In his solidarity remarks, Prophet Emmanuel Makandiwa of the United Family International Church (UFIC) expressed gratitude and amazement at the small space of time that the First Lady assumed her newly acquired role but had come up with an initiative to empower the marginalised children. He rallied citizens to support the initiative with resources.


Reverend Paul Gwese, speaking on behalf of the Anglican Church described the launch as a day when children and women around Zimbabwe will connect to celebrate and remember for the present and future in many exciting ways.


“We know that children are a gift from God and as parents and guardians a lot is expected from us by creating an enabling environment for the full growth of every child born in Zimbabwe. Children’s Rights are everyone’s responsibility. Hence, we implore all national leaders and experts who speak about children’s issues today to support your vision as the Mother of our nation.


“On this day, we consider both the steps forward that have been taken towards better lives for women and children as well as assessing progress required to be made.  Given the centrality of government to eradicate hunger and poverty, it is important to promote rights to food, shelter, clean water, affordable education, healthcare, equal opportunities for all, and putting an end to poverty among the children and women,” Reverend Gwese said.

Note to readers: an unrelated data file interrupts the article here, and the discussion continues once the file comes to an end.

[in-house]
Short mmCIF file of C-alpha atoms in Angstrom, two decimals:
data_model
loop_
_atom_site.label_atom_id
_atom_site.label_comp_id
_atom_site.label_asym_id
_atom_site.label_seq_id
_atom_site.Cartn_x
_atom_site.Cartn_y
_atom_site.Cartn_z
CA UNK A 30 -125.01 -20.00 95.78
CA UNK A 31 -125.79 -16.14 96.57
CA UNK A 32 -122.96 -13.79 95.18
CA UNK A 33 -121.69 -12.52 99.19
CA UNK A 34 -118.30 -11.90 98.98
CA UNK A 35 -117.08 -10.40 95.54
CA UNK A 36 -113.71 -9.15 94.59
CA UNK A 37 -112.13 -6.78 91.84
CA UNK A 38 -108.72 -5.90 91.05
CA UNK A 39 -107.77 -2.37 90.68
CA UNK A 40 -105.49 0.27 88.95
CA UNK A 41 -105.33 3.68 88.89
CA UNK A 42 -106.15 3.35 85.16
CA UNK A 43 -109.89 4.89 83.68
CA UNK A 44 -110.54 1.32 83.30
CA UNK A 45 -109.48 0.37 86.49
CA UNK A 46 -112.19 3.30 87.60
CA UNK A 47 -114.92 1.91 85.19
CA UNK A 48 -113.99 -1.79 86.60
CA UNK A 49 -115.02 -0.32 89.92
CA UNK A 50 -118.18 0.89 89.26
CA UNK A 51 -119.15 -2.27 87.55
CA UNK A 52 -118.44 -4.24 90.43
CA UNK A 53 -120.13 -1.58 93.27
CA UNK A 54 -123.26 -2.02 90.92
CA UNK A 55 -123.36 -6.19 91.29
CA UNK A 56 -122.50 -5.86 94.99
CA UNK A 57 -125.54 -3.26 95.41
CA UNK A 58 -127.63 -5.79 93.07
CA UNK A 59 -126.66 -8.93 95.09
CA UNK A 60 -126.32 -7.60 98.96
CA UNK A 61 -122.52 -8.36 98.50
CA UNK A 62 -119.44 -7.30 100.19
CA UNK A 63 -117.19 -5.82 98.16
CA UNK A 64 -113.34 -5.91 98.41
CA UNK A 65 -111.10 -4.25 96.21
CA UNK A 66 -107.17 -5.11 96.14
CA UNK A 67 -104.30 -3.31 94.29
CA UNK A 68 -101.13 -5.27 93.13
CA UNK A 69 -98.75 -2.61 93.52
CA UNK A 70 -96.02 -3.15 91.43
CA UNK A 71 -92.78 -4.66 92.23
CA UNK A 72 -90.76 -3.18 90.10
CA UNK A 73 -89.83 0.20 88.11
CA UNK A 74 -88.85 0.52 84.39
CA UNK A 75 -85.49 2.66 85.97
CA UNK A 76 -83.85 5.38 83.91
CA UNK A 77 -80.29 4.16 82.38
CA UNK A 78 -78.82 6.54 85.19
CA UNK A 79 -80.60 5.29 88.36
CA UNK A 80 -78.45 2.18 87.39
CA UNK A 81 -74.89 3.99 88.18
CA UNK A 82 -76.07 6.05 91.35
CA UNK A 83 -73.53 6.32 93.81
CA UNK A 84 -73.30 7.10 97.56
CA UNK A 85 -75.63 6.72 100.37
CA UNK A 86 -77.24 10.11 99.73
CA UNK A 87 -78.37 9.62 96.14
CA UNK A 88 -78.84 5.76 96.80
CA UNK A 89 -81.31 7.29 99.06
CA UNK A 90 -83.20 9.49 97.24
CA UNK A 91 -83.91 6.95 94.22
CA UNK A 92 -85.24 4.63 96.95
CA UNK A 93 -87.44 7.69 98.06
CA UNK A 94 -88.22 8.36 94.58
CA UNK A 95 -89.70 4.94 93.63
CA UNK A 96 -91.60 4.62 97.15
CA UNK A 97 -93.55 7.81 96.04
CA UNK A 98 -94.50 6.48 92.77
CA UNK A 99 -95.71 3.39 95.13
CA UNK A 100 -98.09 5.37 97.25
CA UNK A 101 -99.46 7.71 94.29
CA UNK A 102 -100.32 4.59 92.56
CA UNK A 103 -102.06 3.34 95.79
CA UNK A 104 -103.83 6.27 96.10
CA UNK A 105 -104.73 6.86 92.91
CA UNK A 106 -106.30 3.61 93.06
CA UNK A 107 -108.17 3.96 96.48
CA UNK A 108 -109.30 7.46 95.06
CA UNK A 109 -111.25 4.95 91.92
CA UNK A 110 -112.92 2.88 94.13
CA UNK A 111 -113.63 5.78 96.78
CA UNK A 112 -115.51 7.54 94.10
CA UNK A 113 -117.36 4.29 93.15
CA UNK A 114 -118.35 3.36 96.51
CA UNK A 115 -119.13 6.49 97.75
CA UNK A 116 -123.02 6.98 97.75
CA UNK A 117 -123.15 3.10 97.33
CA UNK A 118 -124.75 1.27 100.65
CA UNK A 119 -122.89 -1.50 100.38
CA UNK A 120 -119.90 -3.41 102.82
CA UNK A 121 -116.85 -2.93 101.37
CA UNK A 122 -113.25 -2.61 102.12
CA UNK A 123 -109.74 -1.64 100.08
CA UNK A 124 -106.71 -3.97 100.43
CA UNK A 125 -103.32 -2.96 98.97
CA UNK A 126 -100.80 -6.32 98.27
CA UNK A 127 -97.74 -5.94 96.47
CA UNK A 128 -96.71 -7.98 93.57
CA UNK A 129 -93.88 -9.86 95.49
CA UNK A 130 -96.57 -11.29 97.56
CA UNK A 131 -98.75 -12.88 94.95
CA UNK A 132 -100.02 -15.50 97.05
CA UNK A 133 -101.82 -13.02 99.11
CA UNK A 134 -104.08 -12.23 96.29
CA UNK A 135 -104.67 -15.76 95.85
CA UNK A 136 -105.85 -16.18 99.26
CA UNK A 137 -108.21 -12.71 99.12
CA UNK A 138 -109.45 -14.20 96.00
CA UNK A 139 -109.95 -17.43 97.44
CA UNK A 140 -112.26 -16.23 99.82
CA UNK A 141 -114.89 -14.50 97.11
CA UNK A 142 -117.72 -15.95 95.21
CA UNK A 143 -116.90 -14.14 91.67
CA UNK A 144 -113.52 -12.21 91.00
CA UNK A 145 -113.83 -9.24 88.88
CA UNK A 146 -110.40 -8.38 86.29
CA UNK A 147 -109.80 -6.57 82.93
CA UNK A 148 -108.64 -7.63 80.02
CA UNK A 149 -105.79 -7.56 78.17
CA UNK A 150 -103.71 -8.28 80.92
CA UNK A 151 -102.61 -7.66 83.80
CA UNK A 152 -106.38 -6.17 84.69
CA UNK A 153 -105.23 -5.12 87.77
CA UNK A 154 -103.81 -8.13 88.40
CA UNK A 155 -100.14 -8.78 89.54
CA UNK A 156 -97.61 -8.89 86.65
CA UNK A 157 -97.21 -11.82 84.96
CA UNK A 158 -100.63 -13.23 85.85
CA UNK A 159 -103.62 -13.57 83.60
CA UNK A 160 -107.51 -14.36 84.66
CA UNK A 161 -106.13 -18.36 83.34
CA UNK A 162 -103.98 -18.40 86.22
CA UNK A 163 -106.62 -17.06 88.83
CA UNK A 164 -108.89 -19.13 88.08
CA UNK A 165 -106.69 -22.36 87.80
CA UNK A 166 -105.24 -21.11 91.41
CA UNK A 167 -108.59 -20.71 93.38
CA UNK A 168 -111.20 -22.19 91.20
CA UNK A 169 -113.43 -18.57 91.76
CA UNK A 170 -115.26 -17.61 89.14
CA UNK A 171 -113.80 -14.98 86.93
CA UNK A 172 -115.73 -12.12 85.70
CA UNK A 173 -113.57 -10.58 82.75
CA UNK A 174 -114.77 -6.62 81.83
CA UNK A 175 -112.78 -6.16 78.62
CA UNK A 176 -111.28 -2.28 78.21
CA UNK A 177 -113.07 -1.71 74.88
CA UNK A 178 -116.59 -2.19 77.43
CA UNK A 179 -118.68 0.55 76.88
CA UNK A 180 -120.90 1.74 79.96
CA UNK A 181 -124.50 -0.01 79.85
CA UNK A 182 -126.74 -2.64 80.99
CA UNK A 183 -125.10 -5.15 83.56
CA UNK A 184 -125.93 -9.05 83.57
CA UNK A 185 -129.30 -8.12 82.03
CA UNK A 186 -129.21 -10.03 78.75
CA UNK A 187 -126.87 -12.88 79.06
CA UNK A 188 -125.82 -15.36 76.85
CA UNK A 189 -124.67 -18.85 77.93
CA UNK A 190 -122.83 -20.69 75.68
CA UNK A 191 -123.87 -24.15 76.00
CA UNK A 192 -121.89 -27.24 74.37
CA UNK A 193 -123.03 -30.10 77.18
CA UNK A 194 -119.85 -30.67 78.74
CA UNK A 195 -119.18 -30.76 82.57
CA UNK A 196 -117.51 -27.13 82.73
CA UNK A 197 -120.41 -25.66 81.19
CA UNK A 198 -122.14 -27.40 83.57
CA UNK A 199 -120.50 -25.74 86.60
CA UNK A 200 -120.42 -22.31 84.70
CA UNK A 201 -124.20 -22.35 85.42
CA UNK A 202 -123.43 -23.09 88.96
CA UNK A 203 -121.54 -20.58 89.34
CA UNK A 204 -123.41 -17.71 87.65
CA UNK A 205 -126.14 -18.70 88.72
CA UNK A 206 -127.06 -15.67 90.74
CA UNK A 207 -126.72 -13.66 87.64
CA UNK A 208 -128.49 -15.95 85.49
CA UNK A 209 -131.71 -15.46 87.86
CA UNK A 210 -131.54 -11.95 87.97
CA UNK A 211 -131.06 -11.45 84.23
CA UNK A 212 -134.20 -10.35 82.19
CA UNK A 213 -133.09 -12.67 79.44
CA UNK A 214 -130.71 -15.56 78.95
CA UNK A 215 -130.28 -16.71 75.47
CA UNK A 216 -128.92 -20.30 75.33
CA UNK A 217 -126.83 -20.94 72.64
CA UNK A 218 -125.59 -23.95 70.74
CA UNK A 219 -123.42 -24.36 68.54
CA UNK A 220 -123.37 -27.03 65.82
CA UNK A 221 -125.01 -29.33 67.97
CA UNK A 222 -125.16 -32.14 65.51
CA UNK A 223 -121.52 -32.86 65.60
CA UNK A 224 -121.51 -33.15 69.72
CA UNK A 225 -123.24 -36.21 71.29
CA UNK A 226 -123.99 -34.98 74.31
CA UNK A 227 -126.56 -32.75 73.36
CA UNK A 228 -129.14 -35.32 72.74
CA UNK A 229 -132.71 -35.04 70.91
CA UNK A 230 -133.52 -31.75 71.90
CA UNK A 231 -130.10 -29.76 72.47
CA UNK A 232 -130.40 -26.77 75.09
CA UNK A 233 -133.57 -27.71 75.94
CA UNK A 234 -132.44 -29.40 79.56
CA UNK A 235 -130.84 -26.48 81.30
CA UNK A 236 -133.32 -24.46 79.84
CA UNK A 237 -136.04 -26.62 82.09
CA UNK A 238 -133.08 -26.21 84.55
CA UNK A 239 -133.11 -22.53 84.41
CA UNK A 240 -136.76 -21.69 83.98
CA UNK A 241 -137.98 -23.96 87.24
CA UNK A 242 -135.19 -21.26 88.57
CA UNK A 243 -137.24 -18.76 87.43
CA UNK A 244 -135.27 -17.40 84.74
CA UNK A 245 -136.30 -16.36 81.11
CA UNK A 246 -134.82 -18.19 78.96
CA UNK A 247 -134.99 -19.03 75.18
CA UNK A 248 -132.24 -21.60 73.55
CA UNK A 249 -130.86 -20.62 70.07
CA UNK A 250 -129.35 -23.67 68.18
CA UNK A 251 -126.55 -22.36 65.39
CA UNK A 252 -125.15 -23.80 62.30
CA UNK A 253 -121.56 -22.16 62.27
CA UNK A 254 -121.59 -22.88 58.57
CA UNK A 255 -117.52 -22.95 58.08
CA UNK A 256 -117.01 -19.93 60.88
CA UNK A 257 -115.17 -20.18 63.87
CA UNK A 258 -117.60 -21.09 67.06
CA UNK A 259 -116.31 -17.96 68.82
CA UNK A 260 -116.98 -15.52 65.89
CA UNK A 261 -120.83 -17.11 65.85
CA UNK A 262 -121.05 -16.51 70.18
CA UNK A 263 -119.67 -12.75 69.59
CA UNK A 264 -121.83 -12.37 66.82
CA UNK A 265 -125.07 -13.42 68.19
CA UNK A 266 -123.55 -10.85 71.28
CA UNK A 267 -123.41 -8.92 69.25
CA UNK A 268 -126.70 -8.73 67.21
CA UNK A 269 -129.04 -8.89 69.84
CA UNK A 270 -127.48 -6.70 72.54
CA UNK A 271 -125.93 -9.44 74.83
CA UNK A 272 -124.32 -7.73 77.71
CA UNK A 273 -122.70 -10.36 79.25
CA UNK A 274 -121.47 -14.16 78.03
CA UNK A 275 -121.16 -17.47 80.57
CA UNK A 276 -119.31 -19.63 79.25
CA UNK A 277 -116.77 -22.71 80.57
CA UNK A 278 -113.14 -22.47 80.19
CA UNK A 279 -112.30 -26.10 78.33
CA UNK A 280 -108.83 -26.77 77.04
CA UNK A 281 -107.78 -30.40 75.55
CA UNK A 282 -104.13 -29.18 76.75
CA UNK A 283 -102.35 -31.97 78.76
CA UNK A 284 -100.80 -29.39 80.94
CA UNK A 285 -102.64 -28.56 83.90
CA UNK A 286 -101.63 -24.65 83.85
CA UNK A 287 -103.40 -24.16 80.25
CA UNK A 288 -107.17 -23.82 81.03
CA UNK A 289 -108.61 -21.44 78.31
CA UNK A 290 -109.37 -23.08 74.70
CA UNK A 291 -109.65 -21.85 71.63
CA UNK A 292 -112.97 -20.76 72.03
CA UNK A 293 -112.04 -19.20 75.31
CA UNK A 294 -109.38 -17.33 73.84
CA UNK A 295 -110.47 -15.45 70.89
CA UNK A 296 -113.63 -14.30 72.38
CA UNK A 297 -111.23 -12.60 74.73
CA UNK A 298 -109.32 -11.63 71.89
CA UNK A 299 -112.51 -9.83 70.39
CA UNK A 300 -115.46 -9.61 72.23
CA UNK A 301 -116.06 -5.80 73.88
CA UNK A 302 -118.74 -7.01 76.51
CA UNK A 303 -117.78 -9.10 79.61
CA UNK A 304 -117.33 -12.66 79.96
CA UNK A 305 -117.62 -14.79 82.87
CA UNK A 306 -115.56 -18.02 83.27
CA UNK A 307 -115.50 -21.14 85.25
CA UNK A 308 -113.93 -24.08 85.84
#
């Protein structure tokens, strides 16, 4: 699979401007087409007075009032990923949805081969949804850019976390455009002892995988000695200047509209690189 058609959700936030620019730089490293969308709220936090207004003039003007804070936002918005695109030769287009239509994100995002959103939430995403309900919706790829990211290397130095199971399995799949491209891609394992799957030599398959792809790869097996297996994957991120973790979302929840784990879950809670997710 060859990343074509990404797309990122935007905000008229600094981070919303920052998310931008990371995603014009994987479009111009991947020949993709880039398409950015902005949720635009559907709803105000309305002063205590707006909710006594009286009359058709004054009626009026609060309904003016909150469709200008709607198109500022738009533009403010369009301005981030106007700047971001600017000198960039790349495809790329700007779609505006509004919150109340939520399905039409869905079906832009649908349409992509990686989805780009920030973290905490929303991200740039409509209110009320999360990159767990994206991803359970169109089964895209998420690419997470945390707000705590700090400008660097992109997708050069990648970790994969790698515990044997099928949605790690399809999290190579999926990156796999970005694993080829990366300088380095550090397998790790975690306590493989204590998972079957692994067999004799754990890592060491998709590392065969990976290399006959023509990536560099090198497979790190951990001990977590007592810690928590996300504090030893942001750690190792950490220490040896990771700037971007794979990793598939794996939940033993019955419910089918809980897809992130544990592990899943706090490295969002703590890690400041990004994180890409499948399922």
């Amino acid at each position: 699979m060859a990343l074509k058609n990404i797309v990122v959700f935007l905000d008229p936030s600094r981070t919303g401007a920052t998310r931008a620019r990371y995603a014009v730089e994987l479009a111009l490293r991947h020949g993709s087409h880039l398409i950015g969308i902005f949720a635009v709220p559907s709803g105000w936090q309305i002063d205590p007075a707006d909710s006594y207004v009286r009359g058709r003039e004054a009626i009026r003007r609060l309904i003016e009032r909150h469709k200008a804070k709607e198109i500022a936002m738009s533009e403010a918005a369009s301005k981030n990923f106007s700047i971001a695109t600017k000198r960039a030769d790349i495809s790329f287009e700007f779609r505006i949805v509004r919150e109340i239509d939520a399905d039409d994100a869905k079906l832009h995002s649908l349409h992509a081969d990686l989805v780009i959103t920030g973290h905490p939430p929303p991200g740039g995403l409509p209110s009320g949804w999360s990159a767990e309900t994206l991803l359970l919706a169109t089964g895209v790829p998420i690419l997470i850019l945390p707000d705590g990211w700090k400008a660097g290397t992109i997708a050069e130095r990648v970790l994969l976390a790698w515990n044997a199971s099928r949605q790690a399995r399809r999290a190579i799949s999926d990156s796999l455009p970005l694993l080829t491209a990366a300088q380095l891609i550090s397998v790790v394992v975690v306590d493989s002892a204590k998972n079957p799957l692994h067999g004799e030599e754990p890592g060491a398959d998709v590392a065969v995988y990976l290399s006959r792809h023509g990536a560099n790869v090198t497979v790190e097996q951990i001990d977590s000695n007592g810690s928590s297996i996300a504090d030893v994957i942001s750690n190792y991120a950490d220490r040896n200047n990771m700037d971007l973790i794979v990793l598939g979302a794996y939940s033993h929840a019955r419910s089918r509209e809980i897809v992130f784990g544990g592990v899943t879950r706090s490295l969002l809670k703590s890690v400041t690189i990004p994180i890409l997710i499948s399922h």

He encouraged the church to push for a development-oriented partnership, where core development issues such as empowering rural women to end hunger and poverty should take precedence over other issues. In the same vein, he reiterated the need to continue to advance local smallholder agriculture with a special focus on rural farmers, particularly in rural areas where the vast majority of the children reside.


“An important lesson that we have learnt over the years is that for children and women to advance, democracy has to advance as well. But democracy requires more than an absence of discrimination. It needs governance. And good governance means sharing the power to make decisions – in politics, in economic and social life, in public administration and even in our homes. We are happy with the spirit of the new government in supporting women to participate more actively in economic, social and political life which is key to reducing poverty and increasing the well being of women and girls, their families and communities.”


According to the World Bank, investing in the education of girls may yield a higher rate of return than any other investment. Investing in girls’ education is critical to achieving the Sustainable Development Goals.

Knowledge Chikondo, the National Director of Zimbabwe SOS Children’s Villages appreciated the foundation for its focus on vulnerable children, especially those in alternative care (children’s homes).


“Orphaned children are the most disadvantaged and this foundation will be providing them terms of all their needs. This guarantee moves them to another level of hope. It allows a greater population of Zimbabwe to contribute to the care of orphans and vulnerable children beyond their immediate families,” Chikondo said.


Marah Hativagone, a trustee of Dzikwa Trust that caters for children in Dzivarasekwa said the launch of the foundation was a welcome development. She encouraged corporates to donate to the foundation since it advances the rights and welfare of orphans and children from disadvantaged backgrounds.